7.62x51 Tracer Purple Tip


#1

I have seen references to this cartridge but never an explanation of exactly what it was.

Purple or Violet tip. LC 95 (+).

Dim tracer or what?

Can’t take a photo. Would you believe it’s snowing!!!

Ray


#2

Guessing, but it could be the special IR tracer…the one you can only see with NVG’s…


#3

pzjgr

Yeah, that’s my guess too. But I can’t find an M or XM number on it. Or is it still called an M276 ?

Thanks

ray


#4

The purple tip designates the M276 dim tracer. The marking material is water-based and readily fades to a pinkisk color.

Dave S


#5

Dave

Yeah I noticed that the color is very much like the old XM276 with the pink tip.

Looking at TM 43-001-27, April 1994, it describes the M276 Dim Tracer :

The combat cartridge is to be used by soldiers equipped with night vision equipment.

It shows the ID as green tip over pink.

Confusing.

I have 8 different M276 cartridges and I don’t even collect them. It seems odd that they would all be M276. Years before, a cartridge was given a new designation and a new tip color for very minor changes.

Ray


#6

Minor change in the topic… I have a purple tip 7.62x51 round also with a h/s of HP 14 70 and since I lost all of my cartridge inventory with a pc crash I dont remember what this round was.

Thanks!
Steve


#7

[quote=“stevef”]Minor change in the topic… I have a purple tip 7.62x51 round also with a h/s of HP 14 70 and since I lost all of my cartridge inventory with a pc crash I dont remember what this round was.

Thanks!
Steve[/quote]

It’s M70 sniper cartridge.


#8

I seem to remember that code being used by LC in the 90’s as the tip color for the 7.62x51 Green Tracer they were loading at the time. Just a guess. JH


#9

LC’s (I have @ LC 91) green tracer was a brown tip marking


#10

I also have one of the green trace FC 91 cartridges with the brown tip. I think everybody has at least one. I catalog mine as an M62 since I have not seen anyting to indicate that it was any different than the standard trace, except for color. Am I right or wrong???

So, back to my Q. How many M276 cartridges are there?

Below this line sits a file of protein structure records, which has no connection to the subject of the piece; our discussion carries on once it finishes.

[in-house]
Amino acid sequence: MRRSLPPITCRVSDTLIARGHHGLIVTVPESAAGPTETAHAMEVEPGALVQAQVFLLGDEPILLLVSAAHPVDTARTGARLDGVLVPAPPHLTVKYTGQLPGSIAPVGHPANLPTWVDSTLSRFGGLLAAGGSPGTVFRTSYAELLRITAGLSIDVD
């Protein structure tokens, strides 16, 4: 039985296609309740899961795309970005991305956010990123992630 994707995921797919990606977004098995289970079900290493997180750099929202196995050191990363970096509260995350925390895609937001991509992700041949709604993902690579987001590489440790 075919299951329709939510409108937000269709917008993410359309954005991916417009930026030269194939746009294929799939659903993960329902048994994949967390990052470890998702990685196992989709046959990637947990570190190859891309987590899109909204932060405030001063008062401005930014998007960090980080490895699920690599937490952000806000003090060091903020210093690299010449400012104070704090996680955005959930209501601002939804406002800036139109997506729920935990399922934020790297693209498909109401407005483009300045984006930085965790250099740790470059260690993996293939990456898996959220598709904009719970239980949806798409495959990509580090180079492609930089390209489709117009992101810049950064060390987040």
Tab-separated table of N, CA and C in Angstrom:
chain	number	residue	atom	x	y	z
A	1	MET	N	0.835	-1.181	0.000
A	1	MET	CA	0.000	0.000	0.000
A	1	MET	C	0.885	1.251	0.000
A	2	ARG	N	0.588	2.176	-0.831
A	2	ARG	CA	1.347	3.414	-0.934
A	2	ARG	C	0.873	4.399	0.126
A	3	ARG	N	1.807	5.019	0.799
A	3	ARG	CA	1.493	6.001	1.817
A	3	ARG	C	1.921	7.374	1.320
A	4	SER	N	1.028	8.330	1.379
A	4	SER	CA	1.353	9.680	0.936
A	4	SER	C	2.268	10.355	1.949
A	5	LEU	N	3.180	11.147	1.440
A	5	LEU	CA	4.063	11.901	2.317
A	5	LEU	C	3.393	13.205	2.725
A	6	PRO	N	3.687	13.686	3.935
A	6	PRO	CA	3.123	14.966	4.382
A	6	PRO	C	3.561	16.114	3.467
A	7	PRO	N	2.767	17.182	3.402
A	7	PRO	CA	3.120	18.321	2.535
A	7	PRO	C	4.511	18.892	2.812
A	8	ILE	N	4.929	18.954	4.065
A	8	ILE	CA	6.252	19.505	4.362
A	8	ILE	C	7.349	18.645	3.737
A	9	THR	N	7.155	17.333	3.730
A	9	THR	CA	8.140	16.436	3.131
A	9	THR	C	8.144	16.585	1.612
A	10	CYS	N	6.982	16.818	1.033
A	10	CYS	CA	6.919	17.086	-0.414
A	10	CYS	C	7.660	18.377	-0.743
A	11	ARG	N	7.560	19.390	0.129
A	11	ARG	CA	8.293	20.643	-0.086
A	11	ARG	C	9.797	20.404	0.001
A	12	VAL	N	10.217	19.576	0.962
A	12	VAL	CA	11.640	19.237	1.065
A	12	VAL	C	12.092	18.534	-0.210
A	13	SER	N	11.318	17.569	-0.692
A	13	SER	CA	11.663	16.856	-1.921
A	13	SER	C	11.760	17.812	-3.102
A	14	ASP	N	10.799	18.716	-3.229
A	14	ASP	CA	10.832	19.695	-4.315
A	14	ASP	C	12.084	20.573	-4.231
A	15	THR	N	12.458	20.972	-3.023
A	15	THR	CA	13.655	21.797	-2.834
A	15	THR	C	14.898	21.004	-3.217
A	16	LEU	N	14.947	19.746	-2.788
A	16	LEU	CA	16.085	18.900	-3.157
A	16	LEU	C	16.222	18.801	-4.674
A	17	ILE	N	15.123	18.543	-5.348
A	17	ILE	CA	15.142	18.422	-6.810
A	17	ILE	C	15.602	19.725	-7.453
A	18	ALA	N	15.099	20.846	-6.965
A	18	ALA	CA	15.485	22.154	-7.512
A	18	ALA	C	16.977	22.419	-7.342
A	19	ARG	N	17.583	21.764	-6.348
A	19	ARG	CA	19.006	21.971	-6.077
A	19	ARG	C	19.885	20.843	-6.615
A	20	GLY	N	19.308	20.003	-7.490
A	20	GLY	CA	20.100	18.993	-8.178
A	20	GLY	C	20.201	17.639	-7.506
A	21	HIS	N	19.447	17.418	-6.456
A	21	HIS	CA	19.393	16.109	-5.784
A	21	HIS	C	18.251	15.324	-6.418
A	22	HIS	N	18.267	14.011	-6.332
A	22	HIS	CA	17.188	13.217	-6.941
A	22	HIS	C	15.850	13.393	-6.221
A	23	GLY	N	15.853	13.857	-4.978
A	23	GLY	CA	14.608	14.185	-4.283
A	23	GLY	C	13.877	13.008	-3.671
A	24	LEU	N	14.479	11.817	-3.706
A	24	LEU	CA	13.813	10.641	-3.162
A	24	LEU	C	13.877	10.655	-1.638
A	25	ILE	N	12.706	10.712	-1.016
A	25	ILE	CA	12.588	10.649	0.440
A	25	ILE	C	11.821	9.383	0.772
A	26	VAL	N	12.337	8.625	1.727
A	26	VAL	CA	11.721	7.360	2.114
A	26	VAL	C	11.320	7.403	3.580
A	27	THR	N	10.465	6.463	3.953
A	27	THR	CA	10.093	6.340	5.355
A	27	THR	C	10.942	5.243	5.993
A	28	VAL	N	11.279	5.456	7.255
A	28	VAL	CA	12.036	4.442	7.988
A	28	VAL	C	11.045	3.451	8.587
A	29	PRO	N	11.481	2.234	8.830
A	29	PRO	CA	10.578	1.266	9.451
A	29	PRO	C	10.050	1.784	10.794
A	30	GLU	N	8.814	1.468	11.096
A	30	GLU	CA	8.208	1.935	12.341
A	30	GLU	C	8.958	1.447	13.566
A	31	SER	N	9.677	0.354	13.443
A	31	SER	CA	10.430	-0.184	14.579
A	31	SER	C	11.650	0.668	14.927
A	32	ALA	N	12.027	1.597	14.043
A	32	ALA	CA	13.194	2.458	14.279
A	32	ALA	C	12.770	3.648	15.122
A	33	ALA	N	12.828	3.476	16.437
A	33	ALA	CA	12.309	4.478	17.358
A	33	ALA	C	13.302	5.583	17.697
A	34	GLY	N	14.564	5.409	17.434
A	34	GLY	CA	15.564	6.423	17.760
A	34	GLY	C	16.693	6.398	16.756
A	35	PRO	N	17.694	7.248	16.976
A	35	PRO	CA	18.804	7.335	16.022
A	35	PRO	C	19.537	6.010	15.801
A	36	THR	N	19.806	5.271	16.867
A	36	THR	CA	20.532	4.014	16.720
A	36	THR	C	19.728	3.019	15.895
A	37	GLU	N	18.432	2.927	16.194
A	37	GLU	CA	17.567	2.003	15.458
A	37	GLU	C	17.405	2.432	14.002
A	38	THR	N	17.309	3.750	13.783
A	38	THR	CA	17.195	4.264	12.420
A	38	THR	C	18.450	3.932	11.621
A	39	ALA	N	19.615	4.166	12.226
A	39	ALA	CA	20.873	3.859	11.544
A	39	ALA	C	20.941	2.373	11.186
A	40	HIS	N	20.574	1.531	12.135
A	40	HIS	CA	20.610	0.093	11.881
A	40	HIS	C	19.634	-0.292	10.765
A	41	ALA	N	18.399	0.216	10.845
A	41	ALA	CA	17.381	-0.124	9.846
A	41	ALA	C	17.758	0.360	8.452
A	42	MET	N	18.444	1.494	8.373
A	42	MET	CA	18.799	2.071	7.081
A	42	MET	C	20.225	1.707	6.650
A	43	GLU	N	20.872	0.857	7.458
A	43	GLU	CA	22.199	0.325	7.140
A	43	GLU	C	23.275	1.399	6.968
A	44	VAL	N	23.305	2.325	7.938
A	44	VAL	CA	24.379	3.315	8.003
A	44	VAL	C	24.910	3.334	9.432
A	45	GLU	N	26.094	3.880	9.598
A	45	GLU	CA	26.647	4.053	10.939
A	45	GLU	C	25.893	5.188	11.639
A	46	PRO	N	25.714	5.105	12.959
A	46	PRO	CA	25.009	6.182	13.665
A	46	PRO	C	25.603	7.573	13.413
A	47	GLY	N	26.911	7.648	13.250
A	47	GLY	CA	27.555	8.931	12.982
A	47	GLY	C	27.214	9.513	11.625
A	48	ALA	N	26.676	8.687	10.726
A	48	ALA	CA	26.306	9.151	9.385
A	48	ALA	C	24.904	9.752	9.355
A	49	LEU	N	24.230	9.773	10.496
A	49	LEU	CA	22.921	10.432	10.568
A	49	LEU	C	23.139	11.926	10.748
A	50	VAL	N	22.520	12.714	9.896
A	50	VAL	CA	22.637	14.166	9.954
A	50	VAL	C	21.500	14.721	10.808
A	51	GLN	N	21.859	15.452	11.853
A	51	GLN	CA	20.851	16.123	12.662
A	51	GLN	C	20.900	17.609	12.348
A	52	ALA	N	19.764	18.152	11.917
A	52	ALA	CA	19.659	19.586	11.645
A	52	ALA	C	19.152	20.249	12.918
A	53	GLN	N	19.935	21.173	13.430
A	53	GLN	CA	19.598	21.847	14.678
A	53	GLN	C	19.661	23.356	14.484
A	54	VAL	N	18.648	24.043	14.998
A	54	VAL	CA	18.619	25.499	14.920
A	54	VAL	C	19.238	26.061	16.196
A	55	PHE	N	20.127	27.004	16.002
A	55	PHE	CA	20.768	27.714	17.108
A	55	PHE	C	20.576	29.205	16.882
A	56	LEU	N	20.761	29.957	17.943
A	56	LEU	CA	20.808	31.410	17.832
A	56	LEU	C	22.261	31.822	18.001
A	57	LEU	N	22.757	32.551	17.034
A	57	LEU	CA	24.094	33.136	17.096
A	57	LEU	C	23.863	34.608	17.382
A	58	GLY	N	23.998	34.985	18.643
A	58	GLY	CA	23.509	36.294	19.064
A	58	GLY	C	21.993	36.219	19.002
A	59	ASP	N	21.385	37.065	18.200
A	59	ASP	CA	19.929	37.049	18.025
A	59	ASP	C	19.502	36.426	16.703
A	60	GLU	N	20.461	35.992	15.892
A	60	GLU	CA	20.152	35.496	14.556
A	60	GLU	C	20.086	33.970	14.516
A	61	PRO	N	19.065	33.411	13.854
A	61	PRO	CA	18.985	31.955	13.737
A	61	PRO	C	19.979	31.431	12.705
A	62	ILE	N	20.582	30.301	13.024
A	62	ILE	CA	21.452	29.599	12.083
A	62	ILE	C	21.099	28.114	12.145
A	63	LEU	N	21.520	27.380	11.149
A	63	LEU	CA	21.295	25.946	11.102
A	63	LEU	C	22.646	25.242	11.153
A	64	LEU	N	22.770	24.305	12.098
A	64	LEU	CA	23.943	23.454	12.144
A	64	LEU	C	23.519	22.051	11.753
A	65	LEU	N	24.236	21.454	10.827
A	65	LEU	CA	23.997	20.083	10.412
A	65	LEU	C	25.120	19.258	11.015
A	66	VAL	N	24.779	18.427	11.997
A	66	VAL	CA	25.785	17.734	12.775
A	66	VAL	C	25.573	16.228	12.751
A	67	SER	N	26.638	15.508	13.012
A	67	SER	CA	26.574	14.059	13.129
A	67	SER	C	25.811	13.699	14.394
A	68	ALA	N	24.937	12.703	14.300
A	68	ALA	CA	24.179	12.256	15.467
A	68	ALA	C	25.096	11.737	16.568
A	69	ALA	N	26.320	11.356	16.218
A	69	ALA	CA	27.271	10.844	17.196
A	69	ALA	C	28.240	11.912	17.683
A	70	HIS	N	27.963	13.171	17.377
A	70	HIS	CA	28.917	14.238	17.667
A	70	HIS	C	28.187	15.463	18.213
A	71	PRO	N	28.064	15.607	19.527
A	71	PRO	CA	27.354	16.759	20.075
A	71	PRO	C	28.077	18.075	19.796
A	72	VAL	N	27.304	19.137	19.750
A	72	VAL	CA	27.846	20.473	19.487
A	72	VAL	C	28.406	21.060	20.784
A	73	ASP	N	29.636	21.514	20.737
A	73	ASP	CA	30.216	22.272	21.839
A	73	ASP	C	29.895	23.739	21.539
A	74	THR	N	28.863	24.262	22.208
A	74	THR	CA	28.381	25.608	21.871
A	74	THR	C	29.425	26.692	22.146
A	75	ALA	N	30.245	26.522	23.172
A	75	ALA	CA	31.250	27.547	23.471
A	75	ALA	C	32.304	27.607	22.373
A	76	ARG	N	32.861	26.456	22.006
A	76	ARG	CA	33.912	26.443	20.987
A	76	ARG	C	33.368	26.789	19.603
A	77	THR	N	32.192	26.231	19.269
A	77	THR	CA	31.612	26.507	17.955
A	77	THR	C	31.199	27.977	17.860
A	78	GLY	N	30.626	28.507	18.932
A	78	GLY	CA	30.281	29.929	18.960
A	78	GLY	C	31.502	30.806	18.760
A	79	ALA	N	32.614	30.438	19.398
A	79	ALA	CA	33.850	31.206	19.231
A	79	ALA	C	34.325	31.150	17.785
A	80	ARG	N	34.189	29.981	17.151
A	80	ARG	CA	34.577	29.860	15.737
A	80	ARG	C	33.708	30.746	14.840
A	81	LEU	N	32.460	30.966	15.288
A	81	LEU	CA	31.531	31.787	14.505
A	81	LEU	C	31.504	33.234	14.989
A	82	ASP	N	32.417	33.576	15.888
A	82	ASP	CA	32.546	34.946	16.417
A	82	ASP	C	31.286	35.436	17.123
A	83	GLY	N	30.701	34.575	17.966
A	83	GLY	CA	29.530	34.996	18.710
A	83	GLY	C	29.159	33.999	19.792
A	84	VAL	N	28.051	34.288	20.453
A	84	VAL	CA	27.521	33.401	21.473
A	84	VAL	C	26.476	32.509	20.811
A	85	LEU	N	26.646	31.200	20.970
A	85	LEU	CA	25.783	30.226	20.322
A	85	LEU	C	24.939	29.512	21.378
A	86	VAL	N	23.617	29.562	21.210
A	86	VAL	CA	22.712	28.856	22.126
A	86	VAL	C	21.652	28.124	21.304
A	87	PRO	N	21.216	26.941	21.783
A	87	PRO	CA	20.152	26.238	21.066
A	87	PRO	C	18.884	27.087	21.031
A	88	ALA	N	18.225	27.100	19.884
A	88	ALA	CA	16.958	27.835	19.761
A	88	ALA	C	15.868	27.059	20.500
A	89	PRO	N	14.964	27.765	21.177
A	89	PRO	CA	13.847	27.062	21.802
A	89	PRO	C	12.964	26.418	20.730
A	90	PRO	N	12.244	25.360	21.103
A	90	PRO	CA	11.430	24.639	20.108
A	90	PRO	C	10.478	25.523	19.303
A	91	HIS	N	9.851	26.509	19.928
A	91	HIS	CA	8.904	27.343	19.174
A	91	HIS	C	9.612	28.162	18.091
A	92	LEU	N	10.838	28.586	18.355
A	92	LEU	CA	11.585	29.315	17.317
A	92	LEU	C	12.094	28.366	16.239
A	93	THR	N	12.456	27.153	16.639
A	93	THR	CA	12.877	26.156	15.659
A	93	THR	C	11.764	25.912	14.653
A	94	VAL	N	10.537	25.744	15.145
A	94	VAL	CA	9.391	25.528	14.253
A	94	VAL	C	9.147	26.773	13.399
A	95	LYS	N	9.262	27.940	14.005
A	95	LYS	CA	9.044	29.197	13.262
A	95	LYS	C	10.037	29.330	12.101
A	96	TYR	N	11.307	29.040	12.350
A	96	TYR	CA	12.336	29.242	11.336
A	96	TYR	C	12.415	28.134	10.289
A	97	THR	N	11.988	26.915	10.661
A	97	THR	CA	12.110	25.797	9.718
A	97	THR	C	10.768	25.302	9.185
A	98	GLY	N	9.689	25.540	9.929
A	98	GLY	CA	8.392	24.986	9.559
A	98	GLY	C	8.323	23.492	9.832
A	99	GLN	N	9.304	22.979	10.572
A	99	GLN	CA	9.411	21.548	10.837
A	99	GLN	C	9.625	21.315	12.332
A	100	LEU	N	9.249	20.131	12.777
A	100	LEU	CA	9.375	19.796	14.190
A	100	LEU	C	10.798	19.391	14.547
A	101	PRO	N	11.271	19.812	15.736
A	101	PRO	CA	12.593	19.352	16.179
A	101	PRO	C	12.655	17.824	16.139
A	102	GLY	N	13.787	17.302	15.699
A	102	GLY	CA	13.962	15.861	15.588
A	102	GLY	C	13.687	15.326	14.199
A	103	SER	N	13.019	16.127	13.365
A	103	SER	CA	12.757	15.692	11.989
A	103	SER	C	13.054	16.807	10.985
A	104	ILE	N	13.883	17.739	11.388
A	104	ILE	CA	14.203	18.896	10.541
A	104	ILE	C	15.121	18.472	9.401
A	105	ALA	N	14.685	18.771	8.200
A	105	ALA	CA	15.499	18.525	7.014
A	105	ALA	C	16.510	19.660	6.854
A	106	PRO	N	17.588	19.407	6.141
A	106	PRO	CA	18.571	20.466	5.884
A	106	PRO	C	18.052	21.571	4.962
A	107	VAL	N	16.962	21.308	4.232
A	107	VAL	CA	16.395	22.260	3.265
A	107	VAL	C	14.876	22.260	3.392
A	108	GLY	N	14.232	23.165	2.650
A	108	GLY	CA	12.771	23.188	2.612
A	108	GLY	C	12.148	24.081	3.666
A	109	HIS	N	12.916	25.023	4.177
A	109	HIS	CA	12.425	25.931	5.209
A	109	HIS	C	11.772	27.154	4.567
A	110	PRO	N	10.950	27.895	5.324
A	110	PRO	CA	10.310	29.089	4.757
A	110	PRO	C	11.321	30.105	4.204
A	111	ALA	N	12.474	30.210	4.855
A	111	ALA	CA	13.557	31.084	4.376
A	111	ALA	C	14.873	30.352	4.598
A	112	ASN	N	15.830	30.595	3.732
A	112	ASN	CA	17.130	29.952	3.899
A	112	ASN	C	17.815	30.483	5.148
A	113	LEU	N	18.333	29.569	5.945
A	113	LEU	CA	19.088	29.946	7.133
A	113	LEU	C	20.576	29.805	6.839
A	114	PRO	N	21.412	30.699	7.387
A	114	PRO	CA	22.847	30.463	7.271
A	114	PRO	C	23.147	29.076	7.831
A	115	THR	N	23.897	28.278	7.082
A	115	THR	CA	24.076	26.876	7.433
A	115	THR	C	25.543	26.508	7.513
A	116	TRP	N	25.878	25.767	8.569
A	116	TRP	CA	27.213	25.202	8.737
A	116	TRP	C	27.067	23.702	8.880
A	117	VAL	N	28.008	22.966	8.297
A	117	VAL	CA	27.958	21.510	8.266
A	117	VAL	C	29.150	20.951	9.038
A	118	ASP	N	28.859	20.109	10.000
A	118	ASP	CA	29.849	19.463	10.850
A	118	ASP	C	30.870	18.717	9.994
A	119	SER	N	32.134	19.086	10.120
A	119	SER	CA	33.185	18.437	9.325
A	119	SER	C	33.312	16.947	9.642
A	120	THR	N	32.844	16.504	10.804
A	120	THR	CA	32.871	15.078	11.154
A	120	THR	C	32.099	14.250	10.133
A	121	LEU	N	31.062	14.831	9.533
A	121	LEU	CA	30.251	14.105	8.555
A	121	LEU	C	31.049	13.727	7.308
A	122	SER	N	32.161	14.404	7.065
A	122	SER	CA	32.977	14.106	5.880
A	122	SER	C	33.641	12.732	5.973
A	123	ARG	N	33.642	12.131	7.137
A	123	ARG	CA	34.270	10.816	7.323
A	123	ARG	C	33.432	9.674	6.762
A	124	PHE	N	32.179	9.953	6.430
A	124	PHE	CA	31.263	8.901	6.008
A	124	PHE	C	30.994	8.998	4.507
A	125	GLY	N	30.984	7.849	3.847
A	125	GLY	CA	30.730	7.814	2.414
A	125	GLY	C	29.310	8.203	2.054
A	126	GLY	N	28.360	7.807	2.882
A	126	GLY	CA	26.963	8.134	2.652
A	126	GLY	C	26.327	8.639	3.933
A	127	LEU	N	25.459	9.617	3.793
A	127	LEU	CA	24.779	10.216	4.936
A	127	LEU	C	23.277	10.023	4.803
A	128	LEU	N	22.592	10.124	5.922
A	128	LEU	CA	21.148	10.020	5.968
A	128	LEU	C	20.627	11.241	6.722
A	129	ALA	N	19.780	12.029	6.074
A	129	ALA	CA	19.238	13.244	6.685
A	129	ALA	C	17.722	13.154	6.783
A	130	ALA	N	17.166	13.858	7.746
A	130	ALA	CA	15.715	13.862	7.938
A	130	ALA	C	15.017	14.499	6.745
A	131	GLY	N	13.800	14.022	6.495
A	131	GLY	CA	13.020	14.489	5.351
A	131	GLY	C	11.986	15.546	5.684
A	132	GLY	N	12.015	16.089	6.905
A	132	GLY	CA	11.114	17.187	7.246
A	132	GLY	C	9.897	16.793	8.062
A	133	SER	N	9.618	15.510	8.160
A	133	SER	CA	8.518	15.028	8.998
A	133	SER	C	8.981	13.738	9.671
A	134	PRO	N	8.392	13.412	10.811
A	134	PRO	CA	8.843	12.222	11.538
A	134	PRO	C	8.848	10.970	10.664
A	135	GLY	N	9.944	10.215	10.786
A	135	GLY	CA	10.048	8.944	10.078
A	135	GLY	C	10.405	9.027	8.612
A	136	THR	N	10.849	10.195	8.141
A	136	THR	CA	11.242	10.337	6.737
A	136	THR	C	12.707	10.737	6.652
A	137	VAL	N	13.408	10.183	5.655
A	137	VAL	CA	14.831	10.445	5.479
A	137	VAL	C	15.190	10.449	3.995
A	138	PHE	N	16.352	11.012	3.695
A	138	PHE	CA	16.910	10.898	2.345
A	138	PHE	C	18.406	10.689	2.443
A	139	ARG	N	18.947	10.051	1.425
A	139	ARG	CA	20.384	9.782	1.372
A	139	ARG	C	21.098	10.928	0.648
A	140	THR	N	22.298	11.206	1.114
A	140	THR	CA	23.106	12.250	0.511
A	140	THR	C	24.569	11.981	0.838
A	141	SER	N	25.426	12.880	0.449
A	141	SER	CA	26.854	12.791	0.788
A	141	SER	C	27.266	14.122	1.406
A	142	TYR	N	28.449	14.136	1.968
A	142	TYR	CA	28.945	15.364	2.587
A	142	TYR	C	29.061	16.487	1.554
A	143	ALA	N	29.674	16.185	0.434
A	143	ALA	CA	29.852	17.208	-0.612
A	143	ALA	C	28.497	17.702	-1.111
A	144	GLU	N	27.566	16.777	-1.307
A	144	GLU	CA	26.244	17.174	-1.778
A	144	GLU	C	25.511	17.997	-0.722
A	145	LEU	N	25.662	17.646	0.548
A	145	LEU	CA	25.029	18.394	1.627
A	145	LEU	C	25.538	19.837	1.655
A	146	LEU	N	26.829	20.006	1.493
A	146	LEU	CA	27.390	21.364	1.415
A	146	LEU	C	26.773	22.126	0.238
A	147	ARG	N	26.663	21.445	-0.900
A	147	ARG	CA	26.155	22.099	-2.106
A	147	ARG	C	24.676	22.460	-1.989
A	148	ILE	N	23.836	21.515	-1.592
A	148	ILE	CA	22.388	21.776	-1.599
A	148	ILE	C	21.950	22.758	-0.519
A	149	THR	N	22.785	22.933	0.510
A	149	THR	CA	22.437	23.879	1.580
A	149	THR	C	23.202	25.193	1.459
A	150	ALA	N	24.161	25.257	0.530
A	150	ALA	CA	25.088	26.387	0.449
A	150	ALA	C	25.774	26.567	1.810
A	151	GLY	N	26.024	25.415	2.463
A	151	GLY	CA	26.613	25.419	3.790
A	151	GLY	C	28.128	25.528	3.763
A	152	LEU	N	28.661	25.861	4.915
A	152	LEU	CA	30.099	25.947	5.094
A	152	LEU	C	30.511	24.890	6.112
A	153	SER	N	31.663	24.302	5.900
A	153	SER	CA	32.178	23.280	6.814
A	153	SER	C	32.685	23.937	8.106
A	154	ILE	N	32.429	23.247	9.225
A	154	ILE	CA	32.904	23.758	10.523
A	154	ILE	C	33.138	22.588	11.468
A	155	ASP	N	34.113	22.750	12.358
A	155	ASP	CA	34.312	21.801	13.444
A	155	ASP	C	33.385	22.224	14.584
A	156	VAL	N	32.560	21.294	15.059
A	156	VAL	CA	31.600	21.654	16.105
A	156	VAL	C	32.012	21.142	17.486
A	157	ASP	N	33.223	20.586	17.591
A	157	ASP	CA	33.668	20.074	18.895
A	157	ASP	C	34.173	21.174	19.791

Ray


#11

Snow.What IS snow?


#12

Here is a picture of a M62 Green Tracer Box.


#13

Hard to argue with that isn’t it?

Thanks Phil.

Anybody got a box of the M276?

major - snow is that white crap that falls from the sky. Except in CA where the white stuff really is crap. ;)

Ray


#14

The Dim Tracer XM276 traces its lineage back to the Viet Nam war. It’s had several different tip color codes. Green/Pink the most well known. It was eventually “adopted” and become the M276 around the Desert Storm time frame and became the violet or pinkish tip color. That violet is the official designation for Dim tracer now. There was, in fact, a 5.56 as well as a .50 BMG dim tracer, all with violet tips (some appear pinkish though). There is also a Dim Tracer Armor Piercing Incendiary Tracer in .50 BMG. It is Violet over White, but the color violet there is almost red, so tough to tell apart from the regular APIT color code of Red/White.


#15

Keith

My notes indicate official adoption well before Desert Storm. The XM276 cartridges (White/Orange and Pink) are only found with an FA headstamp. The first M276 (White/Pink) was made at LC and has an LC69 headstamp. All subsequent M276 was made at LC and can be found with Green/Pink, Green/White, and Violet or Purple.

The Green/White are found with both GMCS and GM bullets and I have yet to find an explanation for the color, which is the same found on the M160 Frangible.

I still do not know what differentiates the Purple tip from the others.

I admit that I’m not a NATO guy so my notes could be waaaaay off.

Ray


#16

Hope I am not to far off topic here but this thread caught my attention after finding a similar round in the mass of ammo I’m going thru.

I have a 7.62X51 with a slightly rounded bullet, toped with purple (more violet) tip over a red band. The headstamp is L5A1 (9 o-clock) K (12 o-clock) and 61 (3 o-clock). I assume this is Kynoch but I’m pretty much in the dark. Why the 2 colored markings?

An edit, I went back and searched, finding older threads on this subject and more info… but my PC took a pwr crash! Got most of it. Never figured what color this tracer was though or exactly what the bands mean.


#17

Ray-

My info about the M276 adoption came from a discussion with LCAAP personnel. I say “about” Desert Storm as I don’t know how close to that it ocurred. I am very sure that the color change to violet occurred when the XM276 became M276. There was a movement to a whole series of dim tracers at that point and violet was standardized as the color code for all of the calibers.


#18

Kieth

There must be somebody out there who has TMs that would pin down the date of adoption. The only two complete ones that I have are dated 1965 and 1994 and that’s a big gap.

If the M276 was adopted around Desert Storm that would certainly explain all those different color tips. They would be experimentals (XM).

Anybody got TMs ???

Chief

The L5A1 was one of the first tracers adopted and is usually seen with a red tip. Brit collectors should be able to explain the violet/red color code. The K is Kynoch, also known as Kynock. ;) ;)

Ray


#19

The “Dash 27” manual of 1981 shows XM276 Green/Pink as the tip color code. The manuals post 60’s don’t provide much detail like the 40’s and 50’s manuals did. They are mostly for ID, packing, and shipping info which is the extent that DoD feels guys in the field would need to know. So things like adoption date aren’t in there. The 1994 version of the Dash-27 still lists the same tip color code, but shows it as M276.


#20

Every little bit of information helps. I also have the 1994 TM that lists the M276 and green/pink tip. My Violet tipped cartridges are headstamped LC95. If the 1981 manual lists them as XM276 I suppose we could safely say that any headstamps before that date are also XM.

Ray